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MOSAICSVisualizing Alberti's textual dismantling technique
Today, in the wake of 18th Century Romantic tradition, the activity of writers and artists coincides with the expression of creativity, with the research of originality and more often than not with the intentional rupture from the dictates of previous literary canons.
Instead, for Leon Battista Alberti, his contemporaries and many others before him, writing is re-writing what has been said or written previously. The invention of anything new does not exist if not only as the discovery, the taking apart and the putting together of fragments of bygone works that are called to give life to new literary text or ‘mosaics’.
Such a way of composing, however, does not exclude originality and creativity. As the bee goes from flower to flower collecting pollen to make honey - according to an ancient tradition already present in Seneca – or as the mosaic worker chooses fragments from other monuments to form the pattern of his own mosaic – according to an image created by Alberti – so the writer elaborates the complete patrimony of the past and uses his own intelligence, culture and sensibility to enrich his own work.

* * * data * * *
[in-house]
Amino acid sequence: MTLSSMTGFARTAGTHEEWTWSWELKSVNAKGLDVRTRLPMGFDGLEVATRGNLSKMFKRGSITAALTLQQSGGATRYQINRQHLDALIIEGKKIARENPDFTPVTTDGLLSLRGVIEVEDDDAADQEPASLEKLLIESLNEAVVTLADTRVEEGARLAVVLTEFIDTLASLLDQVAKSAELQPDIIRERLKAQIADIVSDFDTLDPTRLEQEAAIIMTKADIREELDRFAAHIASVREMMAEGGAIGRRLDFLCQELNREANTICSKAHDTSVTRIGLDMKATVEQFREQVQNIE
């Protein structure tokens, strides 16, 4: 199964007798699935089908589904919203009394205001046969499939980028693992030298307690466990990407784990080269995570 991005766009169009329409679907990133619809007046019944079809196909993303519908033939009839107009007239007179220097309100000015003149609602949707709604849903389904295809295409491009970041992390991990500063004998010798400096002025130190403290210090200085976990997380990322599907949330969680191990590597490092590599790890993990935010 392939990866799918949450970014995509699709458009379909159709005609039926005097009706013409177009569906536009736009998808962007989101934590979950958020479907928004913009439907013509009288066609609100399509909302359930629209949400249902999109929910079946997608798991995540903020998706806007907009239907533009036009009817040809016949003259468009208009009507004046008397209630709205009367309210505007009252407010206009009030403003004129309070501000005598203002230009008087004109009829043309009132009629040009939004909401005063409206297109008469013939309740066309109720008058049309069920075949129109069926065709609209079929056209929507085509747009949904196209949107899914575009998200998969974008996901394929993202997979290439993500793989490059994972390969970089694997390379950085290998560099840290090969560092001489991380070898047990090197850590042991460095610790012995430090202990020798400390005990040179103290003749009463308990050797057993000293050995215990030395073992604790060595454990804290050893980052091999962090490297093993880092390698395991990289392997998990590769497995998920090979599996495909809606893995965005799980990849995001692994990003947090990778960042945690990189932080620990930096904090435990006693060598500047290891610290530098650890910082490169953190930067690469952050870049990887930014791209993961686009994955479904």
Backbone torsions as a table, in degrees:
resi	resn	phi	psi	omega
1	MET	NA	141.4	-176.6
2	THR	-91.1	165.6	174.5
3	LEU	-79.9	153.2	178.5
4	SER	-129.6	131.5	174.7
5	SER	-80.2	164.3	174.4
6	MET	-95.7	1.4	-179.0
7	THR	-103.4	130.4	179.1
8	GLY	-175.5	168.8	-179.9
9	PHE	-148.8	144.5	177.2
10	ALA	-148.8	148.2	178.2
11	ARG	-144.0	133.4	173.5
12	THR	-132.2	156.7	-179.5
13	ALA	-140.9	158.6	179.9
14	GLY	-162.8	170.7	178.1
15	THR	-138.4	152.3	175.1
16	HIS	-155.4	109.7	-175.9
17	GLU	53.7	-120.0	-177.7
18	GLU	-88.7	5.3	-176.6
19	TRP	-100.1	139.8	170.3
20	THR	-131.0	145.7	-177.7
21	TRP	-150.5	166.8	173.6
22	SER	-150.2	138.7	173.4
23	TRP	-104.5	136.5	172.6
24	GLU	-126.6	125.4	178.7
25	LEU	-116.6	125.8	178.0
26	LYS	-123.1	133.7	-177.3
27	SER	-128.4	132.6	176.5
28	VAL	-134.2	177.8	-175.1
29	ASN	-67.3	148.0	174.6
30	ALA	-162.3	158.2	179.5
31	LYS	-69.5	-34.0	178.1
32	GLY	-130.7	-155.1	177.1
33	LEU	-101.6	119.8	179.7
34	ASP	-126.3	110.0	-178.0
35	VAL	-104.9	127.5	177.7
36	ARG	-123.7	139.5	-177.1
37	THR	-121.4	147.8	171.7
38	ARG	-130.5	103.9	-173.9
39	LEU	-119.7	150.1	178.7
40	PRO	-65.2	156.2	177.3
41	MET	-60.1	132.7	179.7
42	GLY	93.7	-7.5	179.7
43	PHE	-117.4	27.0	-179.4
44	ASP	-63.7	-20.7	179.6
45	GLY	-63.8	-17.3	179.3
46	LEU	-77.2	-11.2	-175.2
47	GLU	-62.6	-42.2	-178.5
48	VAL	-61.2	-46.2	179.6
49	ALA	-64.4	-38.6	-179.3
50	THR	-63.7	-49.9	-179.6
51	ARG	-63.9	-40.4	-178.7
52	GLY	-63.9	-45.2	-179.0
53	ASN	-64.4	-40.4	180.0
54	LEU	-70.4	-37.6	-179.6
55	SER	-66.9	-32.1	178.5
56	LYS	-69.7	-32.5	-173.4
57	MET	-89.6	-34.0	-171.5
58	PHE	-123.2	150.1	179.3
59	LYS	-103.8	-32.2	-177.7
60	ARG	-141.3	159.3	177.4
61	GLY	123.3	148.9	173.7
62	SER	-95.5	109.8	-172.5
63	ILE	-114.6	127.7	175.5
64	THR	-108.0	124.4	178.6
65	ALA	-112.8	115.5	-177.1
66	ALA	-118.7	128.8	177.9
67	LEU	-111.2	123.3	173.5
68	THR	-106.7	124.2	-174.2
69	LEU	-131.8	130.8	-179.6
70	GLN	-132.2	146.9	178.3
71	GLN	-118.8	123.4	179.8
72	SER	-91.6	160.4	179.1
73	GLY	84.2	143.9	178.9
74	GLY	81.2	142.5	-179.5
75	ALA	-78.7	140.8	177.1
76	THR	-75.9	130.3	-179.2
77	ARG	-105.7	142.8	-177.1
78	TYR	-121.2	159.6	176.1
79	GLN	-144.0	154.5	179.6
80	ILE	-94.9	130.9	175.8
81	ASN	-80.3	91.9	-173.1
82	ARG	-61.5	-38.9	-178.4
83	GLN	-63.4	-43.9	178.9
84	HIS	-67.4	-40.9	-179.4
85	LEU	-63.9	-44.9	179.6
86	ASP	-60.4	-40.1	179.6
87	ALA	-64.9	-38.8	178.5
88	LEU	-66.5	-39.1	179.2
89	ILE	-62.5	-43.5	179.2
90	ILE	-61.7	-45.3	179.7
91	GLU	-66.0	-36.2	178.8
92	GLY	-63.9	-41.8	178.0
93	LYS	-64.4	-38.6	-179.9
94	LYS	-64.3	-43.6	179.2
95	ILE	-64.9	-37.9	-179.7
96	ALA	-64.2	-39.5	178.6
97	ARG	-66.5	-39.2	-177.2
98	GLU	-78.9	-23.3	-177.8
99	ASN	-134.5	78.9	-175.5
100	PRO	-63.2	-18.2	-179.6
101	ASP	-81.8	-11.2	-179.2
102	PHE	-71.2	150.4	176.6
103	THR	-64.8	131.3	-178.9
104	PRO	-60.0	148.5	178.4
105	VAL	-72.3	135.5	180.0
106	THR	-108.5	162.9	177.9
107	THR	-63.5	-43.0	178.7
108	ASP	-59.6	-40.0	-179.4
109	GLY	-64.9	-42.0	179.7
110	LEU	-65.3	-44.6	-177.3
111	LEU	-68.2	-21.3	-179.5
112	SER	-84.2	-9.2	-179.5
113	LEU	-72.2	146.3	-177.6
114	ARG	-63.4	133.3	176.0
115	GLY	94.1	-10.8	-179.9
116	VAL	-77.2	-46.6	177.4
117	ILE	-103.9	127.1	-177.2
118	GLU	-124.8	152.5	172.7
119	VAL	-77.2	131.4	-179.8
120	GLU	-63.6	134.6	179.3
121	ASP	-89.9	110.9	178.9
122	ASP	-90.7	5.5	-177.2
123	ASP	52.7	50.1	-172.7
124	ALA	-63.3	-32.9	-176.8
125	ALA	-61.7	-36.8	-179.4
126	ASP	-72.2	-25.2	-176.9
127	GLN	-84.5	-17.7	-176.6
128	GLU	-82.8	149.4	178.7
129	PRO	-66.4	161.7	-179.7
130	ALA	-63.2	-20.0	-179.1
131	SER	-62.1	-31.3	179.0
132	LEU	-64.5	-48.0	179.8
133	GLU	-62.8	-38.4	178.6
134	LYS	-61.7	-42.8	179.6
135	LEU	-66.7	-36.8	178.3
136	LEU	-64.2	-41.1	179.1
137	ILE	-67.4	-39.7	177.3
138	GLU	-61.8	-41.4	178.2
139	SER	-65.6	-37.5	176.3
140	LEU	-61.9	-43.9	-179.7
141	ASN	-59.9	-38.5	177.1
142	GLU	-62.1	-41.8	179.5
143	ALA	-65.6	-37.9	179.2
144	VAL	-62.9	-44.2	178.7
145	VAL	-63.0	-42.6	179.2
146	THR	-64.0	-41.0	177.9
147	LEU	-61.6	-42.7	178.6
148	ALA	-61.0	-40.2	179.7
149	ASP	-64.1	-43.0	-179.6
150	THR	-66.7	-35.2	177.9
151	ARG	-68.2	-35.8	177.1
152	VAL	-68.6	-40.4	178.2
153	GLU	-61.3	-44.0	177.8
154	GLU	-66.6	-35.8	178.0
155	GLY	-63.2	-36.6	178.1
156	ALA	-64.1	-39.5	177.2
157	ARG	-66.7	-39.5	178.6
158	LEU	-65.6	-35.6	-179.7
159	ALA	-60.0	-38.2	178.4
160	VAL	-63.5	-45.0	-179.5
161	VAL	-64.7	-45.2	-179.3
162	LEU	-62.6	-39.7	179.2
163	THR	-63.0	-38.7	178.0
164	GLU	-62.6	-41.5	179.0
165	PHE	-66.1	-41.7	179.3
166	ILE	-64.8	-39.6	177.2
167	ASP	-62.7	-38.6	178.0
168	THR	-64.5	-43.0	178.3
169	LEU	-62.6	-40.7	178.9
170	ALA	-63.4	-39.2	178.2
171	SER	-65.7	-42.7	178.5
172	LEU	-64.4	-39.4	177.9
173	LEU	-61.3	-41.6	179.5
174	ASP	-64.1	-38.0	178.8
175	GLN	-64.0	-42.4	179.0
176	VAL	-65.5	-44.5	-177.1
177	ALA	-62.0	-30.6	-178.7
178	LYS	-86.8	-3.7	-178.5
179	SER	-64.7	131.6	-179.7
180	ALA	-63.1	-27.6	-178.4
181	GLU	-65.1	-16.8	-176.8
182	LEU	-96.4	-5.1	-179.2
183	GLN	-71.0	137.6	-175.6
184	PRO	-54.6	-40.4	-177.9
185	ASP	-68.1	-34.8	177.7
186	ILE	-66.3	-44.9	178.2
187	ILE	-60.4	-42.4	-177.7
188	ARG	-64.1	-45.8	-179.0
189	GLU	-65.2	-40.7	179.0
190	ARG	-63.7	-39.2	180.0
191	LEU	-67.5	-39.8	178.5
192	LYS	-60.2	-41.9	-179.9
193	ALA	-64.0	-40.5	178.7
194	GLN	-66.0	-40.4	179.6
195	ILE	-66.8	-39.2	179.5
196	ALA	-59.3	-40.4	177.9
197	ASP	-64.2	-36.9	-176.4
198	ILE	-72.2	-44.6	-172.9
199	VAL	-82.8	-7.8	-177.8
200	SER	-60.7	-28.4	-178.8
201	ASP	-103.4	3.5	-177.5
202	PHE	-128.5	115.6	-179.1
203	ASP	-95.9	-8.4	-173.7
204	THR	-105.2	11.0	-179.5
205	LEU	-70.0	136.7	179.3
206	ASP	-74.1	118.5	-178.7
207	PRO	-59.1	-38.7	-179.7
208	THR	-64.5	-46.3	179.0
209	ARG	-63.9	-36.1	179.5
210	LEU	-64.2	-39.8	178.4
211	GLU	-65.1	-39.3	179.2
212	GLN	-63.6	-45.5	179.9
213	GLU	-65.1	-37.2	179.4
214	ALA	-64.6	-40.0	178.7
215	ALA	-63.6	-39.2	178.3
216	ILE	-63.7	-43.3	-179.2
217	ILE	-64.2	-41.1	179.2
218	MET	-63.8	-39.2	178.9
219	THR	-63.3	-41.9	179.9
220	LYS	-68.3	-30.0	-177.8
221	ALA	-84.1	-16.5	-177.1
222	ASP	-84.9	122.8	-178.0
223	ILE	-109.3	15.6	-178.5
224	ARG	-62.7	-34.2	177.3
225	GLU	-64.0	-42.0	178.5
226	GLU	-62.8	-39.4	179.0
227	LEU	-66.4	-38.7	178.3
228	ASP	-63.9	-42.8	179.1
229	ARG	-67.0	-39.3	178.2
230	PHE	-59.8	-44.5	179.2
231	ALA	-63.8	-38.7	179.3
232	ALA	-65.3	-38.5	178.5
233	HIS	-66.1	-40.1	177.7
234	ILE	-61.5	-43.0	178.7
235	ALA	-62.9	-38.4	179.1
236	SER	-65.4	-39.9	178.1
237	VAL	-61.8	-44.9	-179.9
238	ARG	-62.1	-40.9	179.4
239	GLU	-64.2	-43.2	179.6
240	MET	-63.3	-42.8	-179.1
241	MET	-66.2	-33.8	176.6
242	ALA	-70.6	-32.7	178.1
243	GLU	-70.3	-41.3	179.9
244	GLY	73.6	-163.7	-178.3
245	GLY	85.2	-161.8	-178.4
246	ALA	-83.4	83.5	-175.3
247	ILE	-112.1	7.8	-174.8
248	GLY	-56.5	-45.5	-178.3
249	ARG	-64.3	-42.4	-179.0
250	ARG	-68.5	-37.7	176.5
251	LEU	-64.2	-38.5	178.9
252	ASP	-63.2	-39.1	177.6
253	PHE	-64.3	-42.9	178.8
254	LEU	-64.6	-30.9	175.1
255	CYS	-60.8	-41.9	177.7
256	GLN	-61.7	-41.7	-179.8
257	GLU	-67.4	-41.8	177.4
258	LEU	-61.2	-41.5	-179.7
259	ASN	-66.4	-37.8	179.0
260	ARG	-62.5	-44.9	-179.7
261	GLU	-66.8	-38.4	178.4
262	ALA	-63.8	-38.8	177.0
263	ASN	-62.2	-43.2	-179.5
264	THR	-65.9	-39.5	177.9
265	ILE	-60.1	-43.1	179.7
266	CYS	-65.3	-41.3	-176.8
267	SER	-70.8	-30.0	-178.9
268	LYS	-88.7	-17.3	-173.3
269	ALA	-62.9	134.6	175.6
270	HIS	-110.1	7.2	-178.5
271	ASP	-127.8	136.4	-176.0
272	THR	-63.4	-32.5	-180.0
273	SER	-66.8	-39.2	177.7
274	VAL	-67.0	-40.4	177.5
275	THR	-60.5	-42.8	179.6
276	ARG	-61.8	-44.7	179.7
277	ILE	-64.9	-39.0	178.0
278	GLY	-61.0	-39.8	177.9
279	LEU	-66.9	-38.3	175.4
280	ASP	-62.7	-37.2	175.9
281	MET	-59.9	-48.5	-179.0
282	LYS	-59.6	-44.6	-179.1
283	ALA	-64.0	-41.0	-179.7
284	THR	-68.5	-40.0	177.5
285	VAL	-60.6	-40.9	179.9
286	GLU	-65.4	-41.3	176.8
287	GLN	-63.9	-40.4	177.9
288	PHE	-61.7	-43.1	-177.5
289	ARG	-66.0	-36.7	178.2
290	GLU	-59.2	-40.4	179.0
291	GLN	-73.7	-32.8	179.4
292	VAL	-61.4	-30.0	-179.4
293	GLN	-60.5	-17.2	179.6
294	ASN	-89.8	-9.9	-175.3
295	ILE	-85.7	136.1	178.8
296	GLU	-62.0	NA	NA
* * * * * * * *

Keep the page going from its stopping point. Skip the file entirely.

In order to understand Alberti it is necessary to unravel systematically all the fragments and distinguish between the clear quotations and the hidden suggestions, the playing on words as well as discover the personal contribution of the author.
The analysis of the work Hostis, the subject of the presentation, illustrates the ready application of this system. The text in question is taken from the collection of prose and Latin dialogues of the Intercenales (Dinner pieces) in more than one book, put together by Alberti before 1441 and destined for humorous readings in “between the various courses and drinks”.
The presentation allows visitors to reconstruct both the Medieval chronicle source from which Alberti was inspired and the classical authors that he elaborated (Livy, Cicero, Ennius, Virgil, Seneca and Plutarch) offering in this way the possibility of discovering a portion of his library and some of the texts he had read, of understanding the way he used the quotations or ‘tesserae’ present in his works as well as verifying the deep and innovative moral significance of the mosaic which he created.Text analysis